How to Become a Nurse Practitioner in Pennsylvania

Nurse practitioners in Pennsylvania are known as CRNP, or certified registered nurse practitioners. They provide the same high level of specialized care as NP's in other states, but lack some of the authority their colleagues have. Pennsylvania CRNP's must practice under the guidance of licensed physicians, who advise, establish treatment regimens and prescribe required medications on behalf of CRNPs. Pennsylvania nurse practitioners are registered nurses who have completed postgraduate nursing education and received additional clinical training. Becoming a CRNP is challenging, but the job is in high demand in Pennsylvania. Follow these steps if you want to become a nurse practitioner in Pennsylvania.


  1. Image titled Become a Nurse Practitioner in Pennsylvania Step 1
    Choose your nursing specialty. Aspiring CRNPs must pick an area of specialization. Interest in a specific field of medicine, job security and advancement potential are key considerations for CRNP candidates. CRNPs have a wide range of fields to choose from.
    • Acute: Handle serious illnesses and conditions that require immediate care.
    • Adult: Often administered in a nursing home or other protective-care facility, adult care focuses on treating people who have health or emotional needs that preclude them from being left alone for long periods of time.
    • Emergency: Treat illnesses and injuries that may be life-threatening. Victims of accidents and assaults are typically in need of emergency care.
    • Family practice: This practice provides care for people of all ages.
    • Geriatric: Care of adults generally over 50, many of whom are infirm.
    • Neonatal: Provides care for newborns and infants, specializing on those in critical condition.
    • Occupational: This type of care centers on providing therapy for patients with mental, physical or emotional disabilities. The care helps patients regain the ability to function after enduring a traumatic injury.
    • Oncology: Helps cancer patients during all phases of their treatment.
    • Pediatric: Care specific to children, focusing on all stages of their physical and emotional development.
    • Women's health: Comprehensive care for women.
  2. Image titled Become a Nurse Practitioner in Pennsylvania Step 2
    Complete postgraduate study. Pennsylvania nurse practitioners must get additional clinical training in a specialized field and complete at least 1 year of postgraduate nursing education from an accredited college or university. The intensive postgraduate training prepares nurses to provide comprehensive primary and specialty care. Many CRNPs go on to earn Master of Science in Nursing degrees, which usually takes at least 2 years. The degree broadens employment options beyond nurse practitioner. People with an MSN degree can hold managerial positions in health-care facilities and also can teach nursing.
  3. Image titled Become a Nurse Practitioner in Pennsylvania Step 3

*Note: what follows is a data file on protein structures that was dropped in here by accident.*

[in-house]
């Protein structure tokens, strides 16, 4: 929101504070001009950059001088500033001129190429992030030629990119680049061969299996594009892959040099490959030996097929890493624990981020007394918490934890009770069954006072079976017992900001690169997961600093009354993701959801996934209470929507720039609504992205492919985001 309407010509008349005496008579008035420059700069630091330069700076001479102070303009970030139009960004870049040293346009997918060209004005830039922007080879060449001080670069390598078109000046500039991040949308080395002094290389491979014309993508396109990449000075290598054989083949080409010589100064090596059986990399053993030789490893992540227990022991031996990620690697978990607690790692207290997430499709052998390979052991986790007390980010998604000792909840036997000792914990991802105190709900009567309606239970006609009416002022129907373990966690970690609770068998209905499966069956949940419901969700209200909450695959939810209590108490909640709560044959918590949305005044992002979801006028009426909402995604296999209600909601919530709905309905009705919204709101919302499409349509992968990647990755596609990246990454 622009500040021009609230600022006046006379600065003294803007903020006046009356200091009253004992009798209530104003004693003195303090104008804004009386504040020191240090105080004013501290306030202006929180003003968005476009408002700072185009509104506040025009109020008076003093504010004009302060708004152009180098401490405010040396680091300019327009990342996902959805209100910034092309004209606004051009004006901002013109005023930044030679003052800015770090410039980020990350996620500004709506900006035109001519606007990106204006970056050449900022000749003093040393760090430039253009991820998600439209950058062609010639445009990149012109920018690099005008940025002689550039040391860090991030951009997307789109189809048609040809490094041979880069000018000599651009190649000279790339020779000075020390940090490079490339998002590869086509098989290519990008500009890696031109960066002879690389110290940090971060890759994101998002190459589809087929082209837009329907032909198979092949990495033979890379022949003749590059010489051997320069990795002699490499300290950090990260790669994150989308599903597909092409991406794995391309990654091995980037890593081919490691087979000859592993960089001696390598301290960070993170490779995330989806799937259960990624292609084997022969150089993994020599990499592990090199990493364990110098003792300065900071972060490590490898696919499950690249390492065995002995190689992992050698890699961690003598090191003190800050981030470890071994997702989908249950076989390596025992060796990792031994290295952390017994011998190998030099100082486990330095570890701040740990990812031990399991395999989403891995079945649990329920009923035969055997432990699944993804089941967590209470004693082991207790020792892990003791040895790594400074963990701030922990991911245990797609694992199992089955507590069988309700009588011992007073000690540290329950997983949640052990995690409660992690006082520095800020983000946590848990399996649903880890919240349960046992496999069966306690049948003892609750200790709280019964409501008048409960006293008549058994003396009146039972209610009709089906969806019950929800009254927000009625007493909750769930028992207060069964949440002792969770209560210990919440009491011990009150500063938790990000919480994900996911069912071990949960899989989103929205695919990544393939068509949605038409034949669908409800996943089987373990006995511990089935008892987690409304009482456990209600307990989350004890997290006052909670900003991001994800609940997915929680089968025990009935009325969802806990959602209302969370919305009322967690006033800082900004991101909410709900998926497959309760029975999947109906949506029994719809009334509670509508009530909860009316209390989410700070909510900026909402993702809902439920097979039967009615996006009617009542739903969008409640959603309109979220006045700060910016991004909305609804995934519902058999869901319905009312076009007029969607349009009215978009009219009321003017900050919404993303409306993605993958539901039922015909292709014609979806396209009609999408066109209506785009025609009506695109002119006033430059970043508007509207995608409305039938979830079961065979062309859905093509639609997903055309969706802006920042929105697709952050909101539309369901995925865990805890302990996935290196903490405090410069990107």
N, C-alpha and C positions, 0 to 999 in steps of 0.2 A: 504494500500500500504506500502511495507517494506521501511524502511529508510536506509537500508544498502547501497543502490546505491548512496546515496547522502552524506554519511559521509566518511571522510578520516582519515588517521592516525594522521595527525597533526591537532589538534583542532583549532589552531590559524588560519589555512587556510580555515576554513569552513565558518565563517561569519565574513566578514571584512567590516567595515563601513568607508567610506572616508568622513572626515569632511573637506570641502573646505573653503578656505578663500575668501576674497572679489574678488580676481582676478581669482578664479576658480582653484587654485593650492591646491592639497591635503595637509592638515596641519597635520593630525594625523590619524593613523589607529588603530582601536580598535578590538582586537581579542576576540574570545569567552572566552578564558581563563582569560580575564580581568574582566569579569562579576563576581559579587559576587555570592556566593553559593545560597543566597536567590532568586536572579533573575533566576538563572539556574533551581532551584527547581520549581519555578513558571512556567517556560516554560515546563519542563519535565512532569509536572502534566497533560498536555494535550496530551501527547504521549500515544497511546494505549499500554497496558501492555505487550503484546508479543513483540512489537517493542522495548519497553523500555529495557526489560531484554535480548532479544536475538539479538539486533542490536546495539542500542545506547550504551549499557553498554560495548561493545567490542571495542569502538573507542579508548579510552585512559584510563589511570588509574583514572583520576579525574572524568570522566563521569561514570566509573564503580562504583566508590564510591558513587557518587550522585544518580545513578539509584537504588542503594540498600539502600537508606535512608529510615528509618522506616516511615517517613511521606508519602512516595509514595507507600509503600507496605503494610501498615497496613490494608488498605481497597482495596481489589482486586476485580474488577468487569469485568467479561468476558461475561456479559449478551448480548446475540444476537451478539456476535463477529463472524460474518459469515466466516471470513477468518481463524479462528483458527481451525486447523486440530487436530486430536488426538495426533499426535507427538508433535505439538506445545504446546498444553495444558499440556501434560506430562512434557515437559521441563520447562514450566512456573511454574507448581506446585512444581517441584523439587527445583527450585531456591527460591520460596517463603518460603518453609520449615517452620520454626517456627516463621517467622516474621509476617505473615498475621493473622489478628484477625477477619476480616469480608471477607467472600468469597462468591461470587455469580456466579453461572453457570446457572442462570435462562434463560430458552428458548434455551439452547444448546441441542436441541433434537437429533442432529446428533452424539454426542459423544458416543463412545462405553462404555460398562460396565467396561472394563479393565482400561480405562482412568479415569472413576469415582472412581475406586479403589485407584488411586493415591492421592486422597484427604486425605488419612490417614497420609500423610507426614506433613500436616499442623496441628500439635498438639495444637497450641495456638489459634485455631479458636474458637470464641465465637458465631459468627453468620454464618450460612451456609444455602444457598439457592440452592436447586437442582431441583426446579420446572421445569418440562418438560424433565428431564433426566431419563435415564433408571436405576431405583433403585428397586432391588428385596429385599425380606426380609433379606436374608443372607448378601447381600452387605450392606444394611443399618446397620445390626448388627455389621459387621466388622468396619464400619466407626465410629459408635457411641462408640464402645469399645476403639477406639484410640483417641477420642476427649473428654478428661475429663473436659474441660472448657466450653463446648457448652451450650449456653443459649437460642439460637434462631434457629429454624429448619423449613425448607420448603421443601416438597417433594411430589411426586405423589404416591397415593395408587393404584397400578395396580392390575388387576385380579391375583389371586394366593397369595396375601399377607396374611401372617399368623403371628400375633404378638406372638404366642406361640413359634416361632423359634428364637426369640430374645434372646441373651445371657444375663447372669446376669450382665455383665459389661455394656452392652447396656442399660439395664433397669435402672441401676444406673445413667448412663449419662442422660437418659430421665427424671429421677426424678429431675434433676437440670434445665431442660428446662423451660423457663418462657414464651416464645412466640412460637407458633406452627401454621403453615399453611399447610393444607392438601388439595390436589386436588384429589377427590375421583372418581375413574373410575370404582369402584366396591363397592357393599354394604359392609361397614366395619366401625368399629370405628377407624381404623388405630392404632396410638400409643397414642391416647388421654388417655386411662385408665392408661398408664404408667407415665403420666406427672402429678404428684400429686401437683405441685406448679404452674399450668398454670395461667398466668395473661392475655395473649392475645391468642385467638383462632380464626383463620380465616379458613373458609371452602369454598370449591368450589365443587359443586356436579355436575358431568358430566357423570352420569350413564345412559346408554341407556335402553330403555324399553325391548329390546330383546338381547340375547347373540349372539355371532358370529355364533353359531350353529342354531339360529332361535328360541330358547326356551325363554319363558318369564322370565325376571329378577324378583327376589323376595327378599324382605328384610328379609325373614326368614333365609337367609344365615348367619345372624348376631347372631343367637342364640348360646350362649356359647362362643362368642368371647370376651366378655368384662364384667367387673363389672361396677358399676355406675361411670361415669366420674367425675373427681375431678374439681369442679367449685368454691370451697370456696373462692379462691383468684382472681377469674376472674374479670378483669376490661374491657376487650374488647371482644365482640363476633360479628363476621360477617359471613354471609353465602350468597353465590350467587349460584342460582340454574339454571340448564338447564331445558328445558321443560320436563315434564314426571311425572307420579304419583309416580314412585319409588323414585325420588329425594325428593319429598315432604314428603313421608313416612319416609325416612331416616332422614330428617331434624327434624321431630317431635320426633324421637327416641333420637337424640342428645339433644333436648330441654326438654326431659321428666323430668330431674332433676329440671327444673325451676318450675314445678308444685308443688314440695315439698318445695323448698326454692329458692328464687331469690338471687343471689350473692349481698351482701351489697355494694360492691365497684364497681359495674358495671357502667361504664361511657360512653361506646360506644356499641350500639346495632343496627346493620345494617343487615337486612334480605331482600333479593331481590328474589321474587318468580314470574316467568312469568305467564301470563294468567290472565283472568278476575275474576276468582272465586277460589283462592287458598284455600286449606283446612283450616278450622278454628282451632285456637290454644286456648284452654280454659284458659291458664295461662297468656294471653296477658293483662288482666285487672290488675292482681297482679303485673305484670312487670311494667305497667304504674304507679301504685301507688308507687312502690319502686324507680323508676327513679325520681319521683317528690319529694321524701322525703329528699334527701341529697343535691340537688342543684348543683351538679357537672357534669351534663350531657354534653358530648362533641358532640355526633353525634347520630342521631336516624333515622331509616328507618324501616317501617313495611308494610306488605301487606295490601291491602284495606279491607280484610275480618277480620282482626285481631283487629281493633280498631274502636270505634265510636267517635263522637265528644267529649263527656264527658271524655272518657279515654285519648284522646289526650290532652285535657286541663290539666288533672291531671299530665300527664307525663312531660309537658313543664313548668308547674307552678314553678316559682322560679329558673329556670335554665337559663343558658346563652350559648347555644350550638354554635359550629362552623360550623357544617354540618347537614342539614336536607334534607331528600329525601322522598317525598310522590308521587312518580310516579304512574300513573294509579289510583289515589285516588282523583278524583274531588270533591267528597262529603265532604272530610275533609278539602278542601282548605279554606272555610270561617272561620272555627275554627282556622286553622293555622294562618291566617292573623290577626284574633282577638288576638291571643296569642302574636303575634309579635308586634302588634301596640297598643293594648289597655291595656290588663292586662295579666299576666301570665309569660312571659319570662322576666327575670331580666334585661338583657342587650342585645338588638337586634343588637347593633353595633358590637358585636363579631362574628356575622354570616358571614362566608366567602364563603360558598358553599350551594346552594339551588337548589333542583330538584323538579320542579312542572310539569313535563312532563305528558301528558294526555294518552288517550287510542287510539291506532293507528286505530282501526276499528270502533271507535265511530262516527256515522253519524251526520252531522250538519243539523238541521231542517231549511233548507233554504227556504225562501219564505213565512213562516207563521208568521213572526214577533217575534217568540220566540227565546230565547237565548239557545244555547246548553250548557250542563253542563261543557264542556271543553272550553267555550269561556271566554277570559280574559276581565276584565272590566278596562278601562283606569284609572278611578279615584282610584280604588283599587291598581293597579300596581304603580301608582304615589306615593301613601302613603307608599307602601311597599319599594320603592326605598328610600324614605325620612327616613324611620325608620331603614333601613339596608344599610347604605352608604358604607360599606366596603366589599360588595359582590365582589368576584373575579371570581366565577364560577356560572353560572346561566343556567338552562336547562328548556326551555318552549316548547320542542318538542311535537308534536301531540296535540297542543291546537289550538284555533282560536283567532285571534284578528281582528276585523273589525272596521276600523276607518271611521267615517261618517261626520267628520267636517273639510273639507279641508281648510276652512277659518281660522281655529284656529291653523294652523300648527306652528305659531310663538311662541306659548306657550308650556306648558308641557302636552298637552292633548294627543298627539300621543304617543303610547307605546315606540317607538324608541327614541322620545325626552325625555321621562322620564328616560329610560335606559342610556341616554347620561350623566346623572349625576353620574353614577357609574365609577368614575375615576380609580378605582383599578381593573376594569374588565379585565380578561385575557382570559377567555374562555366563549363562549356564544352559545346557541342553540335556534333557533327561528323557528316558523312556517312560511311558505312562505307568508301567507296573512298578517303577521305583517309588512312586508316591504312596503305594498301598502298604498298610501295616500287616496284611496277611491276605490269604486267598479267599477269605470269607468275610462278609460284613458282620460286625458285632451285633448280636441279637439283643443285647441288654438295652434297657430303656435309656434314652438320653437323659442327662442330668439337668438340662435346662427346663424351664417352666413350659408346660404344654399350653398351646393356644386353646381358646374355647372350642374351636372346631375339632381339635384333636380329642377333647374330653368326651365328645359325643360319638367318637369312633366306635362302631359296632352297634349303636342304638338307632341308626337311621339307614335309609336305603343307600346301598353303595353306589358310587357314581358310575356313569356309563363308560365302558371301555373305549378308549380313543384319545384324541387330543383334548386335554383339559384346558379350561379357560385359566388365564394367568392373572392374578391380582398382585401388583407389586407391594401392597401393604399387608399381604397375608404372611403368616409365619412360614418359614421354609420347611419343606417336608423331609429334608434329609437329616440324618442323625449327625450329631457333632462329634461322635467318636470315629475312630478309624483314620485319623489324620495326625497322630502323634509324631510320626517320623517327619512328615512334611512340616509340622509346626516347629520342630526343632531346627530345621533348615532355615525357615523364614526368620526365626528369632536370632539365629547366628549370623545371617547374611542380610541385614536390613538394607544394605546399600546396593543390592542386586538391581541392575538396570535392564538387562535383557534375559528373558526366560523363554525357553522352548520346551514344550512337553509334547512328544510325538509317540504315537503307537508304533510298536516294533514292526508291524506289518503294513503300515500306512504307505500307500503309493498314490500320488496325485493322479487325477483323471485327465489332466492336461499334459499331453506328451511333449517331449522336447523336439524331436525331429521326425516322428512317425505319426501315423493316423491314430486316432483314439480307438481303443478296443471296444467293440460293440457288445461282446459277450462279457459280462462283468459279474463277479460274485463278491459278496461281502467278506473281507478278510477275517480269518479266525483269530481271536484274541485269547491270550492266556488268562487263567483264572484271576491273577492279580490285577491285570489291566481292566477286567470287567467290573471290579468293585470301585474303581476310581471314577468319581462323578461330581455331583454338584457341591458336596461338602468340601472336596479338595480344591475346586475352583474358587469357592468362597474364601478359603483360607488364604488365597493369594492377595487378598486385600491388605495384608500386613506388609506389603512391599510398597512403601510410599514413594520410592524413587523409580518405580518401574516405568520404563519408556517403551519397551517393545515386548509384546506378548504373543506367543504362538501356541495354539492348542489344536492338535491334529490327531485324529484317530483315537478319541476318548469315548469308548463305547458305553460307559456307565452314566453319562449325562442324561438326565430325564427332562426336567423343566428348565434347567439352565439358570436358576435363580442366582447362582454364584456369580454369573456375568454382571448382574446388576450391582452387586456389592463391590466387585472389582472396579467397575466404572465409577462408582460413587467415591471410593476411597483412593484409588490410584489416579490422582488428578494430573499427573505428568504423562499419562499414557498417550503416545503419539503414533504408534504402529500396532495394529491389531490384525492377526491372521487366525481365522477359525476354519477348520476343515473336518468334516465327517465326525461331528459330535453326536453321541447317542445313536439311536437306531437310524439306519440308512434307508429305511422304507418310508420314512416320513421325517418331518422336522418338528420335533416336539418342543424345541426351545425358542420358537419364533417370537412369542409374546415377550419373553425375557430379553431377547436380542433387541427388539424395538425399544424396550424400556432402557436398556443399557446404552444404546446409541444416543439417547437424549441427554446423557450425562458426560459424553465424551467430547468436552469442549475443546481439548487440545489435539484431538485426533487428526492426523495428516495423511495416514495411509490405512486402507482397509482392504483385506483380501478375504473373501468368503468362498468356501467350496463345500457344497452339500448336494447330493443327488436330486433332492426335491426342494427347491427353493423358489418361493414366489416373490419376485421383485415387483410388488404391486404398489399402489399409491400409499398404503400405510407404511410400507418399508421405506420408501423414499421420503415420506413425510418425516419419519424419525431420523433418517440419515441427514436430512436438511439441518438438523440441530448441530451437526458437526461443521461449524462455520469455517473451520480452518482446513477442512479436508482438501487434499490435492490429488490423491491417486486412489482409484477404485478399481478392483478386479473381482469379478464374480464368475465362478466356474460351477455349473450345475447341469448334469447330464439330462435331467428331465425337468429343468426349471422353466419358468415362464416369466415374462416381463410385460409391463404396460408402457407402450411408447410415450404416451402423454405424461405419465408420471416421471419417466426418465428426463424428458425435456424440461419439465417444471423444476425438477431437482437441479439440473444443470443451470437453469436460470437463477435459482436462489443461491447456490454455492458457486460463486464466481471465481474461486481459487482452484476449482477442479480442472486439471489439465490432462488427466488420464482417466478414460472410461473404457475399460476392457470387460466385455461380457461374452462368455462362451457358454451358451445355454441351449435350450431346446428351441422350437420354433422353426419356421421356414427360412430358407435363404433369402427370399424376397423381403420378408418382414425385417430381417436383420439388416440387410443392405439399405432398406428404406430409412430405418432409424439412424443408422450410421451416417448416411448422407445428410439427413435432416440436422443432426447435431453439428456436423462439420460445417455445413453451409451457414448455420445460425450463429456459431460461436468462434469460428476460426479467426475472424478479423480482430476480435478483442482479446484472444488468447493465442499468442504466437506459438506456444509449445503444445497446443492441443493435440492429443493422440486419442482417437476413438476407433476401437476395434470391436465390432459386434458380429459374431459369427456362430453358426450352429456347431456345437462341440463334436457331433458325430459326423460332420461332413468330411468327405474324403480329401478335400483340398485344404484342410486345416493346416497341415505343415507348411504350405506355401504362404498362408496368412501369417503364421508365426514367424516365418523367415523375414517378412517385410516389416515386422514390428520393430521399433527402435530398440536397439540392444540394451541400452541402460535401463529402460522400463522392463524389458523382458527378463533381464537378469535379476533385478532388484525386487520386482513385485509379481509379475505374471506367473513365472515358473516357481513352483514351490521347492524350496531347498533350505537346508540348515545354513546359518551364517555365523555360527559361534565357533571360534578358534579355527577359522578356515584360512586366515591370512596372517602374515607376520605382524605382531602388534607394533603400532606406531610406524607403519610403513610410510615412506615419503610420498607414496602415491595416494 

Earn certification as a nurse practitioner in Pennsylvania. The Pennsylvania State Board of Nursing requires all CRNPs to be certified in their specialty. Nurses must take a licensing exam in their specialty offered by the American Nursing Association in order to become credentialed. Nurses who pass the exam earn the special status of CRNP. Candidates seeking certification must:
    • Hold an active license as a Pennsylvania registered nurse.
    • Have completed the required postgraduate studies.
    • Hold national certification in the specialized area of nursing for which they are applying.
  4. Image titled Become a Nurse Practitioner in Pennsylvania Step 4
    Embrace the responsibilities you'll face as a nurse practitioner. In Pennsylvania, nurse practitioners work in various health-care facilities, ranging from private doctor's offices to public-health agencies. CRNPs provide care beyond that of other nurses. Some of these techniques include:
    • Diagnostics: CRNPs confer with a physician and chart of course of action based on the lab tests they have ordered and reviewed.
    • Family planning: Many CRNPs are credentialed in family-practice nursing, which may include experience in neonatal and pediatric care. Pennsylvania nurse practitioners can treat the full range of family health-care issues because of their advanced training.
    • Ordering medication: A physician must approve each prescription ordered by Pennsylvania nurse practitioners.
    • Psychological support: CRNPs have clinical training to meet patients' emotional and psychological needs.
    • Risk-evaluation: Because of their experience and deeper understanding of medical conditions, NPS are able to evaluate health risks and suggest a course of care to mitigate their effects.


  • Consult the Pennsylvania State Board of Nursing for complete details on job duties, educational requirements and credentialing of CRNPs.
  • Pennsylvania nurse practitioners take a proactive role in their patients' health care. CRNPs can explain health conditions in detail, and help patients understand treatment options. They also counsel patients on nutrition.

Article Info

Categories: Health Care